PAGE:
Ultimately this means that employees of governments and organisations which declared they'll be using "open" formats might still standardise their work on Microsoft's OOXML formats, using the ISO's rubber-stamp to justify what they're doing, even though OOXML doesn't actually offer the interoperability benefits that a real open standard should offer, and arguably nobody would win except Microsoft.

    • Re:Explanation plz (Score:5, Informative)

      by holloway ( 46404 ) on Thursday May 29, 2008 @08:56PM (#23595157) Homepage
      Here's my take on it, as copied from my blog [holloway.co.nz] (which is down right now but check back in 24 hours if you want the links) The ISO Standardisation of OOXML in 17 Easy Steps
      1. We have had over 15 years of secret file-formats changing with every version of Microsoft Office in order to stifle competition and force annual upgrades to compatible software (the upgrade treadmill),
      2. It's a principle of government that they should be vendor neutral. If a government said "All Ford trucks can drive 20 kilometres faster than all other cars" there would be outrage! In the late 1990s governments all around the world realized that web sites shouldn't favour Microsoft Internet Explorer, and that they must use vendor-neutral standards.
      3. This argument is then extended to Office Suites and their secret file-formats. For vendor-neutrality/competition some governments propose moving away from Microsoft Office's format to a new standard called OpenDocument (ODF) which is used by OpenOffice.org, KOffice and many others. ODF was approved by ISO under the 'PAS' process.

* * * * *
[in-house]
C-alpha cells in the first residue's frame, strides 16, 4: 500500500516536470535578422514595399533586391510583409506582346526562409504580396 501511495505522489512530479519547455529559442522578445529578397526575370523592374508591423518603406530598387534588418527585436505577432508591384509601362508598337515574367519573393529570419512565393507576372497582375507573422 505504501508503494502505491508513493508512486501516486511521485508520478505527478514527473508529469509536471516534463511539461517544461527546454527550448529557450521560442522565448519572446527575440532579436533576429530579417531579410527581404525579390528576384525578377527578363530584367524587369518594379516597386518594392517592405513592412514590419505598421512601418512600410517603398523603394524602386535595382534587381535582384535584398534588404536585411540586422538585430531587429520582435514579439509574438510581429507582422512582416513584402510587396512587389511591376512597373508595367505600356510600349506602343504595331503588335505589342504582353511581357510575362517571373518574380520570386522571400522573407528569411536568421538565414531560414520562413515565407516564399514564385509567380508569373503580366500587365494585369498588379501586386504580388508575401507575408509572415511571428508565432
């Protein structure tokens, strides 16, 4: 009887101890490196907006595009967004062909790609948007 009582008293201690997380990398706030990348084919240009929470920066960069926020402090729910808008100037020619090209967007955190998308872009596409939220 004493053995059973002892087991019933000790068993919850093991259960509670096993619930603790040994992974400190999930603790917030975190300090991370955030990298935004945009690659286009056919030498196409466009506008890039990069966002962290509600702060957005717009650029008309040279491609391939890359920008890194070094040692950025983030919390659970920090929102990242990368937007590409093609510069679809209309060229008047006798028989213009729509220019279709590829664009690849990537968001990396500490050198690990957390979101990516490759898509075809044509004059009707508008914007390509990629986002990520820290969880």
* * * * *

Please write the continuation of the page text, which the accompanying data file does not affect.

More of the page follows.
4. Microsoft are concerned that they'll lose their government sales because their Office Suite doesn't use a standard. If government start using a competitor and putting money into them then maybe something like Firefox will spring up to take them on in Office Suites. Their Microsoft Office cash-cow that earns them (something like) 3.8 billion every 3 months is under threat!
      5. Microsoft respond not by supporting ODF but by proposing a competing faux-standard, OOXML (Office Open XML). They hurriedly rush through some poorly written documentation with hundreds (if not thousands) of mistakes that can't be implemented in full. This is good enough for Ecma International, who approve it as a standard called ECMA-376. ECMA-376 is a complete mess -- inconsistent, buggy, inflexible, ugly (non-mixed content model, OLE, DEVMODE).
      6. ECMA-376 is submitted to the ISO under the 'Fast Track' process, and is now given the name DIS-29500. It's not a normal process that allows time for improvement, it's a brief 9 month review of 6000 pages (that's a lot).
      7. Lobbying begins internationally. To stereotype the process into two camps, it's the people who want to get out from the monopoly Vs those who benefit from the monopoly (Microsoft and business partners).